It’s estimated that around 15bn trees are cut down every year, meaning in the time it takes you to finish reading this story another 171,234 trees will have been felled.
Aside from having a devastating impact on the ecosystems in which these trees exist, deforestation is also actively slowing down our efforts to combat climate change; trees naturally sequester around 10kg of atmospheric carbon every year meaning they play an important role in offsetting global carbon emissions.
Put simply, fewer trees in the world leads to higher CO2e levels in the atmosphere.
In fact, according to new research from global heating company Viessmann, who looked at how many trees are needed to offset many of our day-to-day activities, a massive 327bn trees are needed to offset the world’s yearly carbon footprint.
On a much smaller scale, Viessmann’s research found that to offset the carbon footprint of the average person like you or me, around 825 trees are required, due to activities like watching Netflix, sending emails, and charging our phones.
So, the world is in desperate need of some trees.
Fortunately, there are a number of projects across the world trying to ensure it gets just that.
The UK’s leading developer of woodland carbon capture projects, Forest Carbon work with organisations to support the planting of new woodlands, and have worked on over 200 projects in the UK. Between 2006 and 2020 they have supported the planting of over 9.5m trees.
The 200+ woodlands Forest Carbon have helped to create range from 5 acres to 500. They’ve been made possible through partnerships with organisations large and small, from sole traders to global industry leaders. You can check out their project locations using the interactive map on their website.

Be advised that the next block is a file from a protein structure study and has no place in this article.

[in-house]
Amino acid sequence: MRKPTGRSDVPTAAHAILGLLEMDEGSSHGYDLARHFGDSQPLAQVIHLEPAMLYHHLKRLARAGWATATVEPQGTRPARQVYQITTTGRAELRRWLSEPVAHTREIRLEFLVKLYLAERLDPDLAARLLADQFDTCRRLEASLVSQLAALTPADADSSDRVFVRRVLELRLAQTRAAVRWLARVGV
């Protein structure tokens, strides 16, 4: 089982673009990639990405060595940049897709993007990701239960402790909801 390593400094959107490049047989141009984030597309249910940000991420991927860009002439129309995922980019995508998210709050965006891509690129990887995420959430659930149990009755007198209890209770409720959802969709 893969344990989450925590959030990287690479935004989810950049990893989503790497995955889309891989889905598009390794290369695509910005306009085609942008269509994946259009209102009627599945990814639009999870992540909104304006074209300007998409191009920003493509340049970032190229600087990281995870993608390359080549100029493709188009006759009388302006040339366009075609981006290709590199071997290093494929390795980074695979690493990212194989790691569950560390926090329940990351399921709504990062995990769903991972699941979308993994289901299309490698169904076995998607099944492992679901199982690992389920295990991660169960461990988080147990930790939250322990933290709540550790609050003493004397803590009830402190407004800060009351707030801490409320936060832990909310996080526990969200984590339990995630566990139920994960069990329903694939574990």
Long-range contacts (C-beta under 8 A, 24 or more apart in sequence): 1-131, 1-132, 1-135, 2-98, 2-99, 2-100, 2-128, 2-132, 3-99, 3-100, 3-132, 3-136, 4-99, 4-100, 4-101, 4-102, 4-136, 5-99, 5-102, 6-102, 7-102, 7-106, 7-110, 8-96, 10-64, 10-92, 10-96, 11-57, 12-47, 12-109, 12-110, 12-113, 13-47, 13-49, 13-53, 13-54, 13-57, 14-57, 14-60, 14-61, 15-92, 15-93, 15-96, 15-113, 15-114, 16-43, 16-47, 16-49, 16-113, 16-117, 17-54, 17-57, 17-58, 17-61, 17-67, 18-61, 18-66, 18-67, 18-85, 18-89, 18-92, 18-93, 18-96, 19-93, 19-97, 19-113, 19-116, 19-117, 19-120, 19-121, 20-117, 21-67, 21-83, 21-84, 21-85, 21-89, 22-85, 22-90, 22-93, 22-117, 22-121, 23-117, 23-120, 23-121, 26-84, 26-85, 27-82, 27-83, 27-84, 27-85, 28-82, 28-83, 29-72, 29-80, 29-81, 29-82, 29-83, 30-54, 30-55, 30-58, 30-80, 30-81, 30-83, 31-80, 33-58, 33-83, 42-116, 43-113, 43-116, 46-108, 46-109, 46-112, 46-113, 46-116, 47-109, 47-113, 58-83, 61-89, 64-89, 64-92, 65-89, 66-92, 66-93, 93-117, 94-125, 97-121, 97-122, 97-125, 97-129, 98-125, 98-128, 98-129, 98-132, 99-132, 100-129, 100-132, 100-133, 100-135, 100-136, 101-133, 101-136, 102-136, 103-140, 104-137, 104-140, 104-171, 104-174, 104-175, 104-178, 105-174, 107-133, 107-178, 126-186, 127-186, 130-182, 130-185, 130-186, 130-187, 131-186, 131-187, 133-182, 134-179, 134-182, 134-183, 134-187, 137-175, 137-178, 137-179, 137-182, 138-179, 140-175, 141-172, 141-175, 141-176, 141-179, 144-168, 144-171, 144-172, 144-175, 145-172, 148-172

UK TREE PLANTING IN DODDINGTON NORTH
Back in 2018 planting started on an ambitious project, converting an old cattle and sheep farm into the UK’s largest private woodland in over 30 years. 350 hectares of new woodland – 680,000 trees – have been planted.
Run by the company Pennine Forestry, the Doddington North woodland is made up of a mix of native broadleaf trees such as birch, alder, aspen and oak and the commercial timber species, sitka spruce.
EDEN REFORESTATION PROJECTS
Eden Reforestation Projects is a nonprofit organisation that works in developing countries to rebuild natural landscapes that have been destroyed by deforestation, and while their main goal isn’t to help combat climate change, their work still helps achieve this. They currently have projects in over seven countries including Nepal and areas of Central America.
Anyone wishing to contribute to their work can donate through their website, with the money going towards planting new trees in their ongoing projects and they even allow you to plant trees in memory of a loved one or as a gift.
INDIA’S RECORD PLANTING
An older project, which started back in July 2016, in the Indian state of Uttar Pradesh set a new world record in mass tree planting when 800,000 volunteers planted 50 million trees in a single day. The record was then broken the following year once again by India when the state of Madhya Pradesh had 1.5 million volunteers planting 66 million tree saplings in just 12 hours.
The country’s efforts have let very little stop them, including the ongoing pandemic. Just last year, 2m socially distanced volunteers in the Uttar Pradesh state planted 250 million saplings.
TURKEY COMBATS DESERTIFICATION
Currently facing increasing threats from wildfires and even the possibility of desertification, Turkey decided to take action and initiated its own record setting planting project.
In 2019 the government announced that November 11th would become the National Forestation Day and in the first year, volunteers planted 11 million trees in more than 2,000 locations across Turkey. The Northern Anatolian city of Çorum even managed to break the world record for the most trees planted at a single site in one hour – achieving 303,150 saplings.
Last year’s event didn’t get as much publicity, but Turkey has set a goal to plant a total of 7 billion young trees by the end of 2023.
At a time where the effects of climate change are more obviously felt and yet the action needed appears far too monumental, it is very easy to start to feel helpless and overwhelmed. Ecosia, a search engine, is a simple, free way in which we all can help with the essential replanting of trees worldwide.